Monday, December 23, 2013

Stony Island (1978)

Before embarking on his brief run as a top-notch director of Hollywood action movies, a streak that culminated with The Fugitive (1993), Chicago filmmaker Andrew Davis made his feature debut with this low-budget drama about the formation and travails of a fictional R&B band from the Chicago enclave Stony Island. While Stony Island is a sloppy piece of work because the story is dull and meandering, the musical sequences drag on endlessly, and the narrative lacks a clearly defined central character, the film does offer ample texture. Davis shoots Chicago beautifully, whether he’s using wide lenses to capture painterly panoramas of urban decay or using telephoto lenses to create magical backgrounds filled with twinkling out-of-focus lights. Alas, much of the visual style Davis employs for Stony Island seems more suitable to the action movies he later directed (think dark and gritty), so many scenes in Stony Island feel oppressively heavy. It’s as if the he-man filmmaker inside Davis was fighting to break free, even though the mandate for Stony Island should have been to craft a loose, upbeat story about a musical family taking shape. Interestingly, Stony Island features early appearances by a number of people who later achieved notoriety. Sultry ’80s starlet Rae Dawn Chong plays a backup singer; feature/TV stalwart Dennis Franz gives a funny turn as an amiably sleazy crook; and Susanna Hoffs, subsequently the lead singer of the beloved LA girl band the Bangles, plays the female lead. (A teenager when she shot her non-singing role in Stony Island, Hoffs is the daughter of the picture’s co-producer/co-writer, Tamar Hoffs) Yet the actual star of Stony Island is one Richard Davis, a pleasant-seeming type who disappears into the background whenever any other actor is onscreen with him; although he ostensibly plays the visionary who puts the Stony Island Band together, Davis doesn’t command attention anywhere near as well as Gene Barge, who plays the group’s saxophonist and de facto impresario. Nonetheless, the lack of a dynamic primary figure becomes somewhat irrelevant during the movie’s many performance scenes, which showcase the interplay between musicians and singers as they lay down funky jams. Taken as a period piece infused with emerging talent, local color, and tasty tunes, Stony Island is intermittently edifying. Taken as a proper movie, Stony Island is a groove in search of a melody.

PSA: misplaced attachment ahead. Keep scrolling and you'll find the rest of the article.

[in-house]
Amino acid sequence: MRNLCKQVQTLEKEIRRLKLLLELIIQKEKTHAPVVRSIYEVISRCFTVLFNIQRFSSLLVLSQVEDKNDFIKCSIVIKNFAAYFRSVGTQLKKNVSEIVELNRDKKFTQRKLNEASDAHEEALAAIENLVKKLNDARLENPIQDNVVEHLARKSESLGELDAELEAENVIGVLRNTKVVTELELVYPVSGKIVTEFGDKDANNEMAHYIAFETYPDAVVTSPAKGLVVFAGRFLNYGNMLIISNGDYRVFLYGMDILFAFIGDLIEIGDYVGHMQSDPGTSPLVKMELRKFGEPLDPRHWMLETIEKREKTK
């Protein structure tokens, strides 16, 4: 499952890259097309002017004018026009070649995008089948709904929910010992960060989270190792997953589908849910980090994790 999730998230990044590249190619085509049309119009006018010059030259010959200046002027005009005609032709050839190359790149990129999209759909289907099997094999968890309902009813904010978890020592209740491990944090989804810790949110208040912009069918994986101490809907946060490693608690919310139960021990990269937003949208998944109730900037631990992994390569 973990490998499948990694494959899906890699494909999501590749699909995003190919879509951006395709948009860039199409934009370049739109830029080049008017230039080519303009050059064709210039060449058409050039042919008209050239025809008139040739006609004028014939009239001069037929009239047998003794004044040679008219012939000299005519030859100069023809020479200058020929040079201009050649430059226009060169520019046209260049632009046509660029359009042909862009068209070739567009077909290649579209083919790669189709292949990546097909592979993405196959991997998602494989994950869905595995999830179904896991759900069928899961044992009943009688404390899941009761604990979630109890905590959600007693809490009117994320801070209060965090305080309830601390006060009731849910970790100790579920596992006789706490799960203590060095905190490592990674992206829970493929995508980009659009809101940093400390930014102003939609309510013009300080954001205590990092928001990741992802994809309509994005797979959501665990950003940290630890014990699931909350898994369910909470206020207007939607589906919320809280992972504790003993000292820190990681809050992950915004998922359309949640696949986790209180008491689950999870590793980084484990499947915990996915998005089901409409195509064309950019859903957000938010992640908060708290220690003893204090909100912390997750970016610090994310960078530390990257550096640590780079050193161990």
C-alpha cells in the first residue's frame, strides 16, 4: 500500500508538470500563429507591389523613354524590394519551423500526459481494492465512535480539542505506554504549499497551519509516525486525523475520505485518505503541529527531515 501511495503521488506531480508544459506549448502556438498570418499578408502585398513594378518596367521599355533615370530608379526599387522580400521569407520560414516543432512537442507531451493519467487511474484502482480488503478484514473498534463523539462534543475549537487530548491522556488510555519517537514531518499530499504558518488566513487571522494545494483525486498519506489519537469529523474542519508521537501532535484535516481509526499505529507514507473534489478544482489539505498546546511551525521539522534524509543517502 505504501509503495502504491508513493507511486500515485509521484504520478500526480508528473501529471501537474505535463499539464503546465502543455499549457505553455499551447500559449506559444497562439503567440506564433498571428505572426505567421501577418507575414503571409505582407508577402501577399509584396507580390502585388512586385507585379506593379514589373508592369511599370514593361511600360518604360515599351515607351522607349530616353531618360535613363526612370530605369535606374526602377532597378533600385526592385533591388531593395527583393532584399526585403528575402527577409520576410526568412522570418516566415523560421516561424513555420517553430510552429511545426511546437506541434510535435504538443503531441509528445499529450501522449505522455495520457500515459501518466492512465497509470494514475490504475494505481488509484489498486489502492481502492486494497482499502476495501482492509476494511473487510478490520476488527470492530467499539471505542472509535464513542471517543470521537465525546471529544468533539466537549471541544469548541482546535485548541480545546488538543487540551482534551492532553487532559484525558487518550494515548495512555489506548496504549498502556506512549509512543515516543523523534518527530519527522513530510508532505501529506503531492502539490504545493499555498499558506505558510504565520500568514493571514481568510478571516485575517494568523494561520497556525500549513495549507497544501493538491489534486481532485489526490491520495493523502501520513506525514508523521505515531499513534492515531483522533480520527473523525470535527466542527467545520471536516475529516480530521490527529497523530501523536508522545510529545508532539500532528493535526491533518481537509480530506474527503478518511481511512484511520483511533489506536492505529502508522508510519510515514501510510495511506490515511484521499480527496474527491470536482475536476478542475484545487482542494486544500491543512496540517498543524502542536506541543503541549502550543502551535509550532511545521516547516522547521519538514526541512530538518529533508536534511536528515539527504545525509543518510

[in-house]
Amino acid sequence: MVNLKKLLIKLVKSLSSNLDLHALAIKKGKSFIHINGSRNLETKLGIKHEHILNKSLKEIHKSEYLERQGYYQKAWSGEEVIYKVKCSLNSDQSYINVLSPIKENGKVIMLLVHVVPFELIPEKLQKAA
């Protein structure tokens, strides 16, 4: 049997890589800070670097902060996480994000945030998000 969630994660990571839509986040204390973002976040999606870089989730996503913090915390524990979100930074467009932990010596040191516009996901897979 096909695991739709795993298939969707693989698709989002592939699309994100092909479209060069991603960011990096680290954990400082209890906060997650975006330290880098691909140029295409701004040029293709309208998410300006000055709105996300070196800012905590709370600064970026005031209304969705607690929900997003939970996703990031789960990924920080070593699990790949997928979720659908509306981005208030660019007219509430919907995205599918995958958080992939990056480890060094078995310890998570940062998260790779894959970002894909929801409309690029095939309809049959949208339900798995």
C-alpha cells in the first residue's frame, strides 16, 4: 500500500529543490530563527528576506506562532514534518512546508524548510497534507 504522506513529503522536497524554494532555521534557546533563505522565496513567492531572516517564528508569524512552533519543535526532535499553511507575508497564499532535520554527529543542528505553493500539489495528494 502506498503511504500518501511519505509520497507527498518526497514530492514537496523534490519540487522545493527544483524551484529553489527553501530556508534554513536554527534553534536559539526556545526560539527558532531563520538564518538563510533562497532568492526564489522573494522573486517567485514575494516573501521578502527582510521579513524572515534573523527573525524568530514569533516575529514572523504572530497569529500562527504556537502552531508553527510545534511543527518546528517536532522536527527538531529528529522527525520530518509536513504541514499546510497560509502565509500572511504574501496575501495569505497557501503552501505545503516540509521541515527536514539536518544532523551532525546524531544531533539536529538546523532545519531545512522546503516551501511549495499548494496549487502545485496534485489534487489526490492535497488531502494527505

Stony Island: FUNKY

1 comment:

Cindylover1969 said...

So "The Allnighter" isn't Susanna Hoffs' first movie? You learn something new every day.